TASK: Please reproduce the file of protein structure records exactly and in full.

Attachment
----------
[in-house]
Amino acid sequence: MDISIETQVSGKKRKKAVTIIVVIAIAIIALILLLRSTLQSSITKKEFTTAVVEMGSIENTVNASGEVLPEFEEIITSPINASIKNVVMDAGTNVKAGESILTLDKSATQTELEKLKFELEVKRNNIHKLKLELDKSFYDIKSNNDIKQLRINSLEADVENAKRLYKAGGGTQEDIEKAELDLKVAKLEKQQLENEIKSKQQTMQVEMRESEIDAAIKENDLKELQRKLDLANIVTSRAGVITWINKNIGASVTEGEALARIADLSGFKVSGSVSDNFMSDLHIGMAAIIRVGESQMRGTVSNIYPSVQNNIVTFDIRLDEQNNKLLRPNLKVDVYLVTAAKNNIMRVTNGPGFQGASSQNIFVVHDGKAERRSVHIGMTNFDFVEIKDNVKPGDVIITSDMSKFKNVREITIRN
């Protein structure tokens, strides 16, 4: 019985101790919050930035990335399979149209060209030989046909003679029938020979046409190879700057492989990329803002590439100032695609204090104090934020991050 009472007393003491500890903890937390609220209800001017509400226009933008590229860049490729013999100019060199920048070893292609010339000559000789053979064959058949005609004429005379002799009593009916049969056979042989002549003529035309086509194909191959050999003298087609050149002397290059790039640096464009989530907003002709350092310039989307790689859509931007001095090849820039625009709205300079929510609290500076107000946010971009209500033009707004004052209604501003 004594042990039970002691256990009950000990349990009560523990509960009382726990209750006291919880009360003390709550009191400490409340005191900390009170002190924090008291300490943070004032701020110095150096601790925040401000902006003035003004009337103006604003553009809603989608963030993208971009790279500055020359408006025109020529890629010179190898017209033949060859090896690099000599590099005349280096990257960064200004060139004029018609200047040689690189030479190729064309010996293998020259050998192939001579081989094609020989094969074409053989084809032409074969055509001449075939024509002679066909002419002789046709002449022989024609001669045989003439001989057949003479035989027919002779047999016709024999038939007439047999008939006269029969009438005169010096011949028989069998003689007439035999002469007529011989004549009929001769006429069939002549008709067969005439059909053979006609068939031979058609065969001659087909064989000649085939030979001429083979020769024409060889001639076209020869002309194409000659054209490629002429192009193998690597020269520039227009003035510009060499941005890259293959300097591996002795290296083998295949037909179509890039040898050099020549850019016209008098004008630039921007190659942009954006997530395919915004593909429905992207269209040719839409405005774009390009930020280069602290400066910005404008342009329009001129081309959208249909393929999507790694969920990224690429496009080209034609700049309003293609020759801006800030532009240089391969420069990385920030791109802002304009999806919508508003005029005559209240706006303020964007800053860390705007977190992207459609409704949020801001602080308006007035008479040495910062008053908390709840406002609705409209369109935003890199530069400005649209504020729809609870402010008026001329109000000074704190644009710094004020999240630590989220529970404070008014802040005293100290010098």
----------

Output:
[in-house]
Amino acid sequence: MDISIETQVSGKKRKKAVTIIVVIAIAIIALILLLRSTLQSSITKKEFTTAVVEMGSIENTVNASGEVLPEFEEIITSPINASIKNVVMDAGTNVKAGESILTLDKSATQTELEKLKFELEVKRNNIHKLKLELDKSFYDIKSNNDIKQLRINSLEADVENAKRLYKAGGGTQEDIEKAELDLKVAKLEKQQLENEIKSKQQTMQVEMRESEIDAAIKENDLKELQRKLDLANIVTSRAGVITWINKNIGASVTEGEALARIADLSGFKVSGSVSDNFMSDLHIGMAAIIRVGESQMRGTVSNIYPSVQNNIVTFDIRLDEQNNKLLRPNLKVDVYLVTAAKNNIMRVTNGPGFQGASSQNIFVVHDGKAERRSVHIGMTNFDFVEIKDNVKPGDVIITSDMSKFKNVREITIRN
């Protein structure tokens, strides 16, 4: 019985101790919050930035990335399979149209060209030989046909003679029938020979046409190879700057492989990329803002590439100032695609204090104090934020991050 009472007393003491500890903890937390609220209800001017509400226009933008590229860049490729013999100019060199920048070893292609010339000559000789053979064959058949005609004429005379002799009593009916049969056979042989002549003529035309086509194909191959050999003298087609050149002397290059790039640096464009989530907003002709350092310039989307790689859509931007001095090849820039625009709205300079929510609290500076107000946010971009209500033009707004004052209604501003 004594042990039970002691256990009950000990349990009560523990509960009382726990209750006291919880009360003390709550009191400490409340005191900390009170002190924090008291300490943070004032701020110095150096601790925040401000902006003035003004009337103006604003553009809603989608963030993208971009790279500055020359408006025109020529890629010179190898017209033949060859090896690099000599590099005349280096990257960064200004060139004029018609200047040689690189030479190729064309010996293998020259050998192939001579081989094609020989094969074409053989084809032409074969055509001449075939024509002679066909002419002789046709002449022989024609001669045989003439001989057949003479035989027919002779047999016709024999038939007439047999008939006269029969009438005169010096011949028989069998003689007439035999002469007529011989004549009929001769006429069939002549008709067969005439059909053979006609068939031979058609065969001659087909064989000649085939030979001429083979020769024409060889001639076209020869002309194409000659054209490629002429192009193998690597020269520039227009003035510009060499941005890259293959300097591996002795290296083998295949037909179509890039040898050099020549850019016209008098004008630039921007190659942009954006997530395919915004593909429905992207269209040719839409405005774009390009930020280069602290400066910005404008342009329009001129081309959208249909393929999507790694969920990224690429496009080209034609700049309003293609020759801006800030532009240089391969420069990385920030791109802002304009999806919508508003005029005559209240706006303020964007800053860390705007977190992207459609409704949020801001602080308006007035008479040495910062008053908390709840406002609705409209369109935003890199530069400005649209504020729809609870402010008026001329109000000074704190644009710094004020999240630590989220529970404070008014802040005293100290010098």